Emily: Alright so another question we really like to ask is what advice you would give to any, you know, young girls or young women who are in basketball and who want to pursue and are just feeling a little discouraged and need some kind of motivation and who look to people like you for that motivation?
Erica: I will say to never lose the fun in basketball. I tell myself that sometimes, I mean, basketball, I have to remember that basketball is a game. It’s meant to be fun, and you’re playing with a group of people that you enjoy playing with, and sometimes we just take the sport too seriously. We get down on ourselves and we get discouraged. But we have to remember that this is a game that is supposed to be fun and we’re supposed to enjoy it. And so when you have those moments really just let loose, remember why you first wanted to play the sport. And from there, I’m telling you, basketball will just be so much more entertaining, so much more fun, you can enjoy it more, you’re relaxed and you probably play some of your best basketball.
Emily: Yeah I like that. So another thing we like to ask because we’re super nosy is obviously the pandemic is still going on, it’s still a thing that hasn’t gone away yet. But what is something that … off the court you do in your spare time, things that you’re kind of enjoying right now. Like right now for me to keep myself entertained I’ve been doing a lot of cooking, trying new recipes, things like that. So what are some things you’ve tried recently?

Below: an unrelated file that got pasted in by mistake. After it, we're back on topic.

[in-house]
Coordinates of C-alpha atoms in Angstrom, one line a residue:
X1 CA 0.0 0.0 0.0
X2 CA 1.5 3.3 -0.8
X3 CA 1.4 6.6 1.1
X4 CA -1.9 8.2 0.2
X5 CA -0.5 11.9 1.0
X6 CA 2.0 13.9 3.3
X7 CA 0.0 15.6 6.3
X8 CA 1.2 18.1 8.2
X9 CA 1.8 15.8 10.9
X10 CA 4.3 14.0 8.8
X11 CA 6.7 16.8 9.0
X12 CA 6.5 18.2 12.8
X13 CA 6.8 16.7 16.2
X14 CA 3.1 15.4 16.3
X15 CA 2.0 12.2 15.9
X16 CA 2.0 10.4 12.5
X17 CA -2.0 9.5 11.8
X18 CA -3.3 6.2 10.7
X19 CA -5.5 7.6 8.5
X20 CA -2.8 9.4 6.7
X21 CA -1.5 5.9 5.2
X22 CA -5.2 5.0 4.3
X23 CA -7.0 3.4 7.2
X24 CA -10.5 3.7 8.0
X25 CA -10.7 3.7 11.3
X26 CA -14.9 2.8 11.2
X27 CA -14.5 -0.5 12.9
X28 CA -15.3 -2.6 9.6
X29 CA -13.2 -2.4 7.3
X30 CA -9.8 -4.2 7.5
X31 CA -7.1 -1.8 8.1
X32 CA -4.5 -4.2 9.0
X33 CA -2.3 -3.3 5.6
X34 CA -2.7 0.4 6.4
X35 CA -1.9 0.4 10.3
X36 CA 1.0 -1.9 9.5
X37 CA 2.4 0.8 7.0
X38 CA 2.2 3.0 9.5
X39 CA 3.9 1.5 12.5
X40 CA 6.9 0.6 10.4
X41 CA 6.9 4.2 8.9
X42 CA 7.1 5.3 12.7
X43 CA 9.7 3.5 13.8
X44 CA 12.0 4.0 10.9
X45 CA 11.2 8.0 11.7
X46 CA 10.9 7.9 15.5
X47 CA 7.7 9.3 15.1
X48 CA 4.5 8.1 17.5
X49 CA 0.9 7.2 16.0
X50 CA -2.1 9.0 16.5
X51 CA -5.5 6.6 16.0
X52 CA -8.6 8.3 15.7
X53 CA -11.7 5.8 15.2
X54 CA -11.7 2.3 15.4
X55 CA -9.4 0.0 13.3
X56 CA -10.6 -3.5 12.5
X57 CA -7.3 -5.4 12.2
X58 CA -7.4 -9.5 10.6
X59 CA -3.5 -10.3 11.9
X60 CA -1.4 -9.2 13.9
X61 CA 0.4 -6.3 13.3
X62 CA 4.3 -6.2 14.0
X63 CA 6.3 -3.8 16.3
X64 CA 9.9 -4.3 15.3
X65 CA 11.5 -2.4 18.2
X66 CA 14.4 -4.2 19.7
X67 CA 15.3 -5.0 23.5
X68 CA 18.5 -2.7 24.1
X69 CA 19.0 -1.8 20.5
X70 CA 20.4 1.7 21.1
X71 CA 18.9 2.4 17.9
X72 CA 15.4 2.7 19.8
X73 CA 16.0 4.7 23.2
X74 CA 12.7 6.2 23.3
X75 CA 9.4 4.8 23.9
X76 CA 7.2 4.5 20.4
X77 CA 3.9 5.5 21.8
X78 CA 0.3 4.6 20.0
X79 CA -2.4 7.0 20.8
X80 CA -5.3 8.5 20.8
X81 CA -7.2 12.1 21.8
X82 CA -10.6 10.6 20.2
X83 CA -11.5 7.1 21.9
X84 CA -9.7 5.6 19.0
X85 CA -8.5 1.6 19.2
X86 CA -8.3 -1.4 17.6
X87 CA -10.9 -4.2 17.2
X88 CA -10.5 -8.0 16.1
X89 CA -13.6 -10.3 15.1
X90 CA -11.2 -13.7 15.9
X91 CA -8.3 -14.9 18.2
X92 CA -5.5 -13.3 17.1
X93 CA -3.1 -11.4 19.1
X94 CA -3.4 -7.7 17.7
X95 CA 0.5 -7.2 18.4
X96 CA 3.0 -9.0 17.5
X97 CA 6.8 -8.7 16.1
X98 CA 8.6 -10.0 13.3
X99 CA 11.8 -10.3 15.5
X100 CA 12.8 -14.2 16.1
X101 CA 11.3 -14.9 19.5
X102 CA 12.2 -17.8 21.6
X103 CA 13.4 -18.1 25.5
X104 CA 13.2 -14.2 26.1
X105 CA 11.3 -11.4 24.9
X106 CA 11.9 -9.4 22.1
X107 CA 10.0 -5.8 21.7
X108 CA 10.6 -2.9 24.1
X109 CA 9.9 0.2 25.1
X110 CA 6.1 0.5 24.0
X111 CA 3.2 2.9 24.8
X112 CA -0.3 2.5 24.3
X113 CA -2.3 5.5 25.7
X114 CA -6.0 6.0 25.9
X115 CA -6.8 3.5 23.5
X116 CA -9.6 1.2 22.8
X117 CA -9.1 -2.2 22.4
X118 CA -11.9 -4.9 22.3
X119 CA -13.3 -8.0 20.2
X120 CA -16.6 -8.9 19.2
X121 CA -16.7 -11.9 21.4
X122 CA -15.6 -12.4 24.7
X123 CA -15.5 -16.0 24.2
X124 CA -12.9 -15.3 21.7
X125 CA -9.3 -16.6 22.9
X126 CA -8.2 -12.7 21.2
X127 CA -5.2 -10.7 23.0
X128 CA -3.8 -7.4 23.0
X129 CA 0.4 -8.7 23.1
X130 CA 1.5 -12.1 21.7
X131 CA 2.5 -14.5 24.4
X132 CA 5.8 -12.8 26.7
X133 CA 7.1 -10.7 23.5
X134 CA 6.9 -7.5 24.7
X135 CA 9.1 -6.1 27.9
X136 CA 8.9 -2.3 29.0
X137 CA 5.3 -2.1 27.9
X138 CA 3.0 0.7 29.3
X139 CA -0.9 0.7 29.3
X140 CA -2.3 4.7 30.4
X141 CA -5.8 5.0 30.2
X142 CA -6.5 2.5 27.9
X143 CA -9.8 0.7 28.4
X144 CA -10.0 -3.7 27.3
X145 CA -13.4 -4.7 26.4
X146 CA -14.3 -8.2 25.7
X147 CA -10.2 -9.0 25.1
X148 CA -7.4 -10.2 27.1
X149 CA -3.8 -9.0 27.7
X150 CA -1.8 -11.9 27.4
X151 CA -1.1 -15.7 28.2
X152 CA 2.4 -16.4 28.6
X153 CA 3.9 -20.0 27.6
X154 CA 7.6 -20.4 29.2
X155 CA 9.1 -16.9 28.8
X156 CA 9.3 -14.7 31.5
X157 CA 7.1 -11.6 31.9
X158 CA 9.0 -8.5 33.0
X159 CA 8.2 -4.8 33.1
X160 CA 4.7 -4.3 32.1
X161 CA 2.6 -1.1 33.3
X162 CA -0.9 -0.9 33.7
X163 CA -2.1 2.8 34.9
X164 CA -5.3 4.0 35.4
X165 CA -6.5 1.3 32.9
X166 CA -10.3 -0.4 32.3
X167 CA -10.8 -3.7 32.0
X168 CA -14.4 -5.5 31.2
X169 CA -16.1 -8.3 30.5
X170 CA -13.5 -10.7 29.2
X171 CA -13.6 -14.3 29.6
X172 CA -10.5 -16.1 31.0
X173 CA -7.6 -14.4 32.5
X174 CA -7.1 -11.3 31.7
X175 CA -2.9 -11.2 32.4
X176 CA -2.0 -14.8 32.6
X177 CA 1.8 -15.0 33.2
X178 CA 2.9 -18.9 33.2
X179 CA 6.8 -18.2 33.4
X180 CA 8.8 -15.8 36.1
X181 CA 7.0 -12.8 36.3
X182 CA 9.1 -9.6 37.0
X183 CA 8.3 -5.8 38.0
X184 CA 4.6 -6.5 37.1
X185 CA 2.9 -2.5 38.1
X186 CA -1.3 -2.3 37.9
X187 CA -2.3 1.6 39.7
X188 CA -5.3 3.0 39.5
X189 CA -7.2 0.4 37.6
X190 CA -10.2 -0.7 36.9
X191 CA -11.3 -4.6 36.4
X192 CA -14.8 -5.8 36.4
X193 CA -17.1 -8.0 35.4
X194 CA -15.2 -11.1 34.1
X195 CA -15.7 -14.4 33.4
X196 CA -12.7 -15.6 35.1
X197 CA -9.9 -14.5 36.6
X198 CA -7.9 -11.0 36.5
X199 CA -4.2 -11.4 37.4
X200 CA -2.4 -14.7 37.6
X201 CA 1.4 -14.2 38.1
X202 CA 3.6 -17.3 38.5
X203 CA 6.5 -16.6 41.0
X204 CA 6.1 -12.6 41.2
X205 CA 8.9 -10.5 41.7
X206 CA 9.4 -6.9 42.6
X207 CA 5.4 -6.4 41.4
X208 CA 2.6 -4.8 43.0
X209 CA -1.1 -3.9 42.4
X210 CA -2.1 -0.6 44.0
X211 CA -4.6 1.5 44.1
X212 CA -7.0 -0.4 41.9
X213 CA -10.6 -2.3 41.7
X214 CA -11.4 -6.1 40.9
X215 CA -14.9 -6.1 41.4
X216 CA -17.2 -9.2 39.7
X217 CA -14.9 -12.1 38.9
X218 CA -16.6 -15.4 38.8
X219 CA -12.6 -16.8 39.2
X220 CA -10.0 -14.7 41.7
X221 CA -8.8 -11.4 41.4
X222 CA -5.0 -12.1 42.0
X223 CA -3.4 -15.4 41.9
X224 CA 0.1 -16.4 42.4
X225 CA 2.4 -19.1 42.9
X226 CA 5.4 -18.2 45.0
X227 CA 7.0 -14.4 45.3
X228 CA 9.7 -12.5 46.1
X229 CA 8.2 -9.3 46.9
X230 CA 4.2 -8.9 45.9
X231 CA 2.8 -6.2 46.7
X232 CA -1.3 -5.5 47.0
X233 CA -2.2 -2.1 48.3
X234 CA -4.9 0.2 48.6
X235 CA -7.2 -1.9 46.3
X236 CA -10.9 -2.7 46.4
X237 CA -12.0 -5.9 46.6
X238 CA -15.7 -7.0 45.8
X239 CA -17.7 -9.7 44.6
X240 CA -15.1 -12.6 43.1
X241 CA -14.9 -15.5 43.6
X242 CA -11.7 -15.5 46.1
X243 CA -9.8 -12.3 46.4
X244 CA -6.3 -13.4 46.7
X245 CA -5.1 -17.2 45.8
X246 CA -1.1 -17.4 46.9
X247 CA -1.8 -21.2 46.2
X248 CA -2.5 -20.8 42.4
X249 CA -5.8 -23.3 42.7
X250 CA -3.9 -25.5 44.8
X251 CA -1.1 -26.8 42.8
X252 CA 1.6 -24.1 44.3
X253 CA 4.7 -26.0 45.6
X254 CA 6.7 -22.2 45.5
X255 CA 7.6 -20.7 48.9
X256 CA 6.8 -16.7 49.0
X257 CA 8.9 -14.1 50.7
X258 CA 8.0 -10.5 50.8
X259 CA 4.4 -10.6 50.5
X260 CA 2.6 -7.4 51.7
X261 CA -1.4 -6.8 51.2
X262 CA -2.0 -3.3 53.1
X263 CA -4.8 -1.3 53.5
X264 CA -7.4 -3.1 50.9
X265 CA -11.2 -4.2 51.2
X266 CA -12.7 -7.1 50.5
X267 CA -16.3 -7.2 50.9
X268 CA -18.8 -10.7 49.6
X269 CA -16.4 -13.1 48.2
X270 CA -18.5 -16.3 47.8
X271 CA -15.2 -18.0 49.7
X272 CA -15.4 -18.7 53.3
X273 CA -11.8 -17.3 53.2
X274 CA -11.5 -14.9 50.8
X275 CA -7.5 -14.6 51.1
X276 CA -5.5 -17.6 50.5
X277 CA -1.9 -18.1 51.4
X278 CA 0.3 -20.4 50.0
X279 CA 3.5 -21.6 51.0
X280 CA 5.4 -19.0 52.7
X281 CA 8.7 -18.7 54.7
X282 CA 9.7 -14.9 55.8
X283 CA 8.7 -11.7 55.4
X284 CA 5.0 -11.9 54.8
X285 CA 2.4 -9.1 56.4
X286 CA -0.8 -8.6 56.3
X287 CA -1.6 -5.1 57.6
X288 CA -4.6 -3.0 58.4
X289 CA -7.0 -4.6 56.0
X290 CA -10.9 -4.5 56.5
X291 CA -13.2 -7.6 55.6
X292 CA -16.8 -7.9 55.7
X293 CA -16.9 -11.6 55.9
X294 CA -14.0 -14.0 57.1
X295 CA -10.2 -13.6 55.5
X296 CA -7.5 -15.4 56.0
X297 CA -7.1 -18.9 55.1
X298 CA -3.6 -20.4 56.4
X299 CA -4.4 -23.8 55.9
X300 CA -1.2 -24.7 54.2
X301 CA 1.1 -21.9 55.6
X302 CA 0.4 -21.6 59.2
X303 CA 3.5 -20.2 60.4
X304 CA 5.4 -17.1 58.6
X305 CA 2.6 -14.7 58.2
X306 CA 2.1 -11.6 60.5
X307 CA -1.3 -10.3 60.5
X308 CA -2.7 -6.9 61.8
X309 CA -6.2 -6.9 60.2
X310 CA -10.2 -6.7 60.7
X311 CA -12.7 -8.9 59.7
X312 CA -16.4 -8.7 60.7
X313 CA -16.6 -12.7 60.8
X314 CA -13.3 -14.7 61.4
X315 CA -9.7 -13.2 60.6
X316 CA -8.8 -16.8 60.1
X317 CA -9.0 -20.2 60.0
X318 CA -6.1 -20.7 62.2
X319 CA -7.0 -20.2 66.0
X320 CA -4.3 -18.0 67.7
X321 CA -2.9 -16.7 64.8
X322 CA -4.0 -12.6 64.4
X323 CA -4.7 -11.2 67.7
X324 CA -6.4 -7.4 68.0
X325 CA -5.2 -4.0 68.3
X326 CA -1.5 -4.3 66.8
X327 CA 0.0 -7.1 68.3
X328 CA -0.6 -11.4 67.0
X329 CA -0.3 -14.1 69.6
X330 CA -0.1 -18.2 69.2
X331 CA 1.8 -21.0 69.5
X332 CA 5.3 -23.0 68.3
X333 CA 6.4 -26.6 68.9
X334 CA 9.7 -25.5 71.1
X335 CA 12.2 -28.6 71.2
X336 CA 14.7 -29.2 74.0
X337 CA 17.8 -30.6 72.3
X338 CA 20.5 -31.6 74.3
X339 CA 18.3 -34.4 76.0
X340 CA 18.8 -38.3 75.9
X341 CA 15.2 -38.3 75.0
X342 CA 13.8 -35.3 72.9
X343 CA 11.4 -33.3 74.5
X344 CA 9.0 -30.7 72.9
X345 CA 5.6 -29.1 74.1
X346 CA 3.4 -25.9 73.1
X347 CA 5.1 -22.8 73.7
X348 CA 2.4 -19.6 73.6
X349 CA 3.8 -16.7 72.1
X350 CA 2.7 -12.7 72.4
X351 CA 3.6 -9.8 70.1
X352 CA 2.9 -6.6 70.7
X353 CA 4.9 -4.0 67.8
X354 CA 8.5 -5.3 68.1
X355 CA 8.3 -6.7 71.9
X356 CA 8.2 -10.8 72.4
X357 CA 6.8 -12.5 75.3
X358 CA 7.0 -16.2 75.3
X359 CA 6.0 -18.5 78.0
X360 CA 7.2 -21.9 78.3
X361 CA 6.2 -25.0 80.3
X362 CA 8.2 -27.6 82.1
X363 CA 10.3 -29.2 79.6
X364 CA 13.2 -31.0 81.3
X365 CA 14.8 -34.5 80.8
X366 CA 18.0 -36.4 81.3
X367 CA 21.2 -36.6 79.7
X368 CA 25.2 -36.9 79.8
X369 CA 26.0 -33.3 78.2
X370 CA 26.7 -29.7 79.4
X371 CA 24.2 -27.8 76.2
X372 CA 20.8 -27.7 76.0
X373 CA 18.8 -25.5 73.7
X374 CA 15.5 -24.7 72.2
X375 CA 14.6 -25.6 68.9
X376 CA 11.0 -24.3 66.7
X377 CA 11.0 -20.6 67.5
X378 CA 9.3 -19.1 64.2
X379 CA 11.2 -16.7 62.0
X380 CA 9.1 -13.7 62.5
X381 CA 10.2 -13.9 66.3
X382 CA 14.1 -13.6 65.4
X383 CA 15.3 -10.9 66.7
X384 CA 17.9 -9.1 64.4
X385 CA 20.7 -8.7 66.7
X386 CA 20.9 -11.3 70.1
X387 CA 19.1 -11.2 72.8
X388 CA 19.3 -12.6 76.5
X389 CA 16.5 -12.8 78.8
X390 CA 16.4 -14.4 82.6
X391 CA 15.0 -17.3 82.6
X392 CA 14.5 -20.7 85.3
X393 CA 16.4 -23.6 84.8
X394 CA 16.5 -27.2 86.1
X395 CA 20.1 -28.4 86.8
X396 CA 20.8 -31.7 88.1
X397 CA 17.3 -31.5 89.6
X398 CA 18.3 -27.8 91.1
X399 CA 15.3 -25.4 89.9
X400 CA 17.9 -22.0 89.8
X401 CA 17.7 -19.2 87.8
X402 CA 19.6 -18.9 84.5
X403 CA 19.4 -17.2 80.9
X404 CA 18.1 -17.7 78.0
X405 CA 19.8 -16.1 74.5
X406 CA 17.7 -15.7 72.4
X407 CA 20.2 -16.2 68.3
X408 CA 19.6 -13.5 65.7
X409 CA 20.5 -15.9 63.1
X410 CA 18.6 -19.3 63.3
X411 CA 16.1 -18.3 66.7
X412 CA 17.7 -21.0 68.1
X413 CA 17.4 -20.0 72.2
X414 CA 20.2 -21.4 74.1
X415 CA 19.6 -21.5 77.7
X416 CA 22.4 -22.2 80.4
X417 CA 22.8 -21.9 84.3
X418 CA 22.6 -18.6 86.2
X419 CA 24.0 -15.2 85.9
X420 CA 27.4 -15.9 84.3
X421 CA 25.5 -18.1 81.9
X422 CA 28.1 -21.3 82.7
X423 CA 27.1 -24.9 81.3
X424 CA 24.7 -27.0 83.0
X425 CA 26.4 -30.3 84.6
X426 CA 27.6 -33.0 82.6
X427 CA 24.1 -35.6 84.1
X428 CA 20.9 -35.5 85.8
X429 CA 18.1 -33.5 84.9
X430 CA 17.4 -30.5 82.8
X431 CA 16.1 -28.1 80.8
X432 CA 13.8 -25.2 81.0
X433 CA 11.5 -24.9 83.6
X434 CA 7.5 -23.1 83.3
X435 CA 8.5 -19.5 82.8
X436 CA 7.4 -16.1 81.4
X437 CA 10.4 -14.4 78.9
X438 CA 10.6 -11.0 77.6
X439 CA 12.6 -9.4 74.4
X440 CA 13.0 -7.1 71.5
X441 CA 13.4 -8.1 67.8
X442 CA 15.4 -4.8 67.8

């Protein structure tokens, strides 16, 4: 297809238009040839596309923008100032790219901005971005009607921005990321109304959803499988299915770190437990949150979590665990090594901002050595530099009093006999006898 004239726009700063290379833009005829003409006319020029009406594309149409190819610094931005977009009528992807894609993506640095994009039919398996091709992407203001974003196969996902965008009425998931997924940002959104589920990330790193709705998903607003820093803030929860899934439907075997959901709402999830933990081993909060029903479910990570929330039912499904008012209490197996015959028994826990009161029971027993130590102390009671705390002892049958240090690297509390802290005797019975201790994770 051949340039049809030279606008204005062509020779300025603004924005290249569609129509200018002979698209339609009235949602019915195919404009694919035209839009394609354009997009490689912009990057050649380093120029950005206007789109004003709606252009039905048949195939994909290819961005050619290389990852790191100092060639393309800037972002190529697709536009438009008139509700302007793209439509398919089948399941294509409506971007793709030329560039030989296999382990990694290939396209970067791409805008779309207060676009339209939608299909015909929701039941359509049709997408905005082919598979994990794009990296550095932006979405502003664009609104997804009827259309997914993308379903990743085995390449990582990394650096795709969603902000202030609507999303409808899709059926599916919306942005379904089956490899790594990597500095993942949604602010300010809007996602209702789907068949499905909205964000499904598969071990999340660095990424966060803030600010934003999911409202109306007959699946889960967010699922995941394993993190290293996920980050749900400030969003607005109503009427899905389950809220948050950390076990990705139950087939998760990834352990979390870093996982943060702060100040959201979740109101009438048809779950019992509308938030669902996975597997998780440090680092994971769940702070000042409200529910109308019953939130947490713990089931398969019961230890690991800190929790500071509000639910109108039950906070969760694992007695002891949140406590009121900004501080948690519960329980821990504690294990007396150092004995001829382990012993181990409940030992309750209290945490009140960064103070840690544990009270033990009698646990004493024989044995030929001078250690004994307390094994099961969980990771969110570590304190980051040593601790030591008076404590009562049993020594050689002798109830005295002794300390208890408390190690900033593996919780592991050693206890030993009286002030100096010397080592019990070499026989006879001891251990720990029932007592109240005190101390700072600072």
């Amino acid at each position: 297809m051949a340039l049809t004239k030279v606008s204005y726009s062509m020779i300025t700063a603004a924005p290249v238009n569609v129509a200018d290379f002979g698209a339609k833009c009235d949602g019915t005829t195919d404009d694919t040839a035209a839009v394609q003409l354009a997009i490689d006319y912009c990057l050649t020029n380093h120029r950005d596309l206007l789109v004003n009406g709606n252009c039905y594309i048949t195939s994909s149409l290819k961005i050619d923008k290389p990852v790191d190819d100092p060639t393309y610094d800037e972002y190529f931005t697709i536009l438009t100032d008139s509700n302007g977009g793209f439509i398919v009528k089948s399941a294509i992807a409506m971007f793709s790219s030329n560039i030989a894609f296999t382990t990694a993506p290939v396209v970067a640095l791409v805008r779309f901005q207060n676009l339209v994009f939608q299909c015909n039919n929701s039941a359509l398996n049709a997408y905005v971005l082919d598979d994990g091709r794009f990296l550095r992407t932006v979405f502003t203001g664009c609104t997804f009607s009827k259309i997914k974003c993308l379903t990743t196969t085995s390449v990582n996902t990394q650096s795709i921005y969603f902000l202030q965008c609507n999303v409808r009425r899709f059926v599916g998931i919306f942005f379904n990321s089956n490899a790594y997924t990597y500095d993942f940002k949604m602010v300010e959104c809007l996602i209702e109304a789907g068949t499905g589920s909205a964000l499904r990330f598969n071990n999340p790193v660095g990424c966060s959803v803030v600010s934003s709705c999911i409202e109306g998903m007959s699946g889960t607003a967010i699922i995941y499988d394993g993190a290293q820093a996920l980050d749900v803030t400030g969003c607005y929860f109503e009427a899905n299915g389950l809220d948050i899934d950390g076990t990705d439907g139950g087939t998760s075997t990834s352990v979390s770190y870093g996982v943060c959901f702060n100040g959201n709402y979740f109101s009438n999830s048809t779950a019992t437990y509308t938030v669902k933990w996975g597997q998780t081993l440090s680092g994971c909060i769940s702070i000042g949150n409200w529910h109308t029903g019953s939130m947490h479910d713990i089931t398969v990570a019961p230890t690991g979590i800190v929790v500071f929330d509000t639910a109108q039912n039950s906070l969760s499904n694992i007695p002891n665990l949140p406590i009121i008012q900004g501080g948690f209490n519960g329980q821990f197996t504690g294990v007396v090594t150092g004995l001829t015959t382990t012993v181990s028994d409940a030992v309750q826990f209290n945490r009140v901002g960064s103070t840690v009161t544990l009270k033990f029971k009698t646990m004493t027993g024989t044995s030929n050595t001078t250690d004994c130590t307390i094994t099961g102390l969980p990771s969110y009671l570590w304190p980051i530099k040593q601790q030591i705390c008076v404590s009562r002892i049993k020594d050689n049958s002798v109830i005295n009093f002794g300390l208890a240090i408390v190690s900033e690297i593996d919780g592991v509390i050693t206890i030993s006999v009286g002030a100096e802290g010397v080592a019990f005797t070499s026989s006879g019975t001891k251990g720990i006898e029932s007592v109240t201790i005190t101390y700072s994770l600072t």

Erica: I’ve done a lot more cooking mainly because overseas, I have to cook, we don’t really have like delivery services. And the language barrier is tough. So I’ve just enjoyed more cooking. But outside of that let me think what I’ve been doing more of. A lot more journaling, that’s something I’ve been getting into, just trying to write down my emotions and not keep them all held up. Especially with a pandemic these days, when just everyone was inside the house and we had nowhere to go, we had nothing to do to express ourselves or get our anger or emotions out or anything. So I’ve been doing a lot of journaling and just trying to keep that going. I think one day, I want to write a book. So I’m hoping with me consistently being able to journal and write down my emotions, that’ll help me come up with some creativity and a book one day.
Emily: I’ve been trying to journal too it’s just, I get so busy during the day that it can kind of slip my mind but it has definitely helped. So is there anything in particular that you’re like watching or listening to, that you’ve kind of been focused in on lately?